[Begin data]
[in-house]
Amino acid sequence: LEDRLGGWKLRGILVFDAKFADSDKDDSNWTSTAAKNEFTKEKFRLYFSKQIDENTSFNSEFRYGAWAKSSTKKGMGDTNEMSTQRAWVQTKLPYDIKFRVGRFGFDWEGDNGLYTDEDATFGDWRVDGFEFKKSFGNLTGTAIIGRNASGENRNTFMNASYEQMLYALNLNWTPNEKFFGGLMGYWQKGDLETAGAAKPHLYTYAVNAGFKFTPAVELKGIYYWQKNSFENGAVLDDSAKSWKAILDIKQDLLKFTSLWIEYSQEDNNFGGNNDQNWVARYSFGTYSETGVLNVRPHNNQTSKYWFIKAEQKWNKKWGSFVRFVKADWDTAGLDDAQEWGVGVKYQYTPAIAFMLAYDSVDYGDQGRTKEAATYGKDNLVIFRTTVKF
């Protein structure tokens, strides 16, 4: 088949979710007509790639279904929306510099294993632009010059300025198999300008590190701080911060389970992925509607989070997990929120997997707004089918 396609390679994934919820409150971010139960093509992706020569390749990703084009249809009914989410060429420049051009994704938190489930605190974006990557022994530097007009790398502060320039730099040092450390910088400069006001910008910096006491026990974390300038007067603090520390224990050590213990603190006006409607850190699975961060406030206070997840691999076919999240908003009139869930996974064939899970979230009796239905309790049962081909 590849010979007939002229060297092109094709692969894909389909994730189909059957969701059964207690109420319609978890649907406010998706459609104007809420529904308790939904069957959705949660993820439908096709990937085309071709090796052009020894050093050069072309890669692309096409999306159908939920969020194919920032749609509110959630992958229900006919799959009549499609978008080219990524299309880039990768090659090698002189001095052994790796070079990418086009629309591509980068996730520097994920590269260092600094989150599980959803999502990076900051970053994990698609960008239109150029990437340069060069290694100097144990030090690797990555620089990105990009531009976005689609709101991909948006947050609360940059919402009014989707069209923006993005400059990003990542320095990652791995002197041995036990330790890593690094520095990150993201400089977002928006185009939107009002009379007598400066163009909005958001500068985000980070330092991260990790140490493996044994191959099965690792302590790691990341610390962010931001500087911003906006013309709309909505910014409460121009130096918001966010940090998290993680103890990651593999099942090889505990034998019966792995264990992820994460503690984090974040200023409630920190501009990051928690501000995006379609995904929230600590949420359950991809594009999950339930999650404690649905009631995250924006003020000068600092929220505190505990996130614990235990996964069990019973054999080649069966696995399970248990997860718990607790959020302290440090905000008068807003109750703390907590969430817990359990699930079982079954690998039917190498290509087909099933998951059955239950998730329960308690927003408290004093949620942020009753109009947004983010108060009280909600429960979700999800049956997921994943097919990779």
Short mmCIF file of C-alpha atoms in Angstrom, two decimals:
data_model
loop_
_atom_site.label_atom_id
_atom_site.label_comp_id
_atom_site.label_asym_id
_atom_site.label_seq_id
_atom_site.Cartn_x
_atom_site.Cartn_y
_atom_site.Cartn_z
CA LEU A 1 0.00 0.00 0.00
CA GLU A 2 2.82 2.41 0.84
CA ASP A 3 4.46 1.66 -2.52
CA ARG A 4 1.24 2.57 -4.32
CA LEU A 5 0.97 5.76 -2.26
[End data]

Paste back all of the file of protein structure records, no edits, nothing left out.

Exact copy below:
[in-house]
Amino acid sequence: LEDRLGGWKLRGILVFDAKFADSDKDDSNWTSTAAKNEFTKEKFRLYFSKQIDENTSFNSEFRYGAWAKSSTKKGMGDTNEMSTQRAWVQTKLPYDIKFRVGRFGFDWEGDNGLYTDEDATFGDWRVDGFEFKKSFGNLTGTAIIGRNASGENRNTFMNASYEQMLYALNLNWTPNEKFFGGLMGYWQKGDLETAGAAKPHLYTYAVNAGFKFTPAVELKGIYYWQKNSFENGAVLDDSAKSWKAILDIKQDLLKFTSLWIEYSQEDNNFGGNNDQNWVARYSFGTYSETGVLNVRPHNNQTSKYWFIKAEQKWNKKWGSFVRFVKADWDTAGLDDAQEWGVGVKYQYTPAIAFMLAYDSVDYGDQGRTKEAATYGKDNLVIFRTTVKF
């Protein structure tokens, strides 16, 4: 088949979710007509790639279904929306510099294993632009010059300025198999300008590190701080911060389970992925509607989070997990929120997997707004089918 396609390679994934919820409150971010139960093509992706020569390749990703084009249809009914989410060429420049051009994704938190489930605190974006990557022994530097007009790398502060320039730099040092450390910088400069006001910008910096006491026990974390300038007067603090520390224990050590213990603190006006409607850190699975961060406030206070997840691999076919999240908003009139869930996974064939899970979230009796239905309790049962081909 590849010979007939002229060297092109094709692969894909389909994730189909059957969701059964207690109420319609978890649907406010998706459609104007809420529904308790939904069957959705949660993820439908096709990937085309071709090796052009020894050093050069072309890669692309096409999306159908939920969020194919920032749609509110959630992958229900006919799959009549499609978008080219990524299309880039990768090659090698002189001095052994790796070079990418086009629309591509980068996730520097994920590269260092600094989150599980959803999502990076900051970053994990698609960008239109150029990437340069060069290694100097144990030090690797990555620089990105990009531009976005689609709101991909948006947050609360940059919402009014989707069209923006993005400059990003990542320095990652791995002197041995036990330790890593690094520095990150993201400089977002928006185009939107009002009379007598400066163009909005958001500068985000980070330092991260990790140490493996044994191959099965690792302590790691990341610390962010931001500087911003906006013309709309909505910014409460121009130096918001966010940090998290993680103890990651593999099942090889505990034998019966792995264990992820994460503690984090974040200023409630920190501009990051928690501000995006379609995904929230600590949420359950991809594009999950339930999650404690649905009631995250924006003020000068600092929220505190505990996130614990235990996964069990019973054999080649069966696995399970248990997860718990607790959020302290440090905000008068807003109750703390907590969430817990359990699930079982079954690998039917190498290509087909099933998951059955239950998730329960308690927003408290004093949620942020009753109009947004983010108060009280909600429960979700999800049956997921994943097919990779």
Short mmCIF file of C-alpha atoms in Angstrom, two decimals:
data_model
loop_
_atom_site.label_atom_id
_atom_site.label_comp_id
_atom_site.label_asym_id
_atom_site.label_seq_id
_atom_site.Cartn_x
_atom_site.Cartn_y
_atom_site.Cartn_z
CA LEU A 1 0.00 0.00 0.00
CA GLU A 2 2.82 2.41 0.84
CA ASP A 3 4.46 1.66 -2.52
CA ARG A 4 1.24 2.57 -4.32
CA LEU A 5 0.97 5.76 -2.26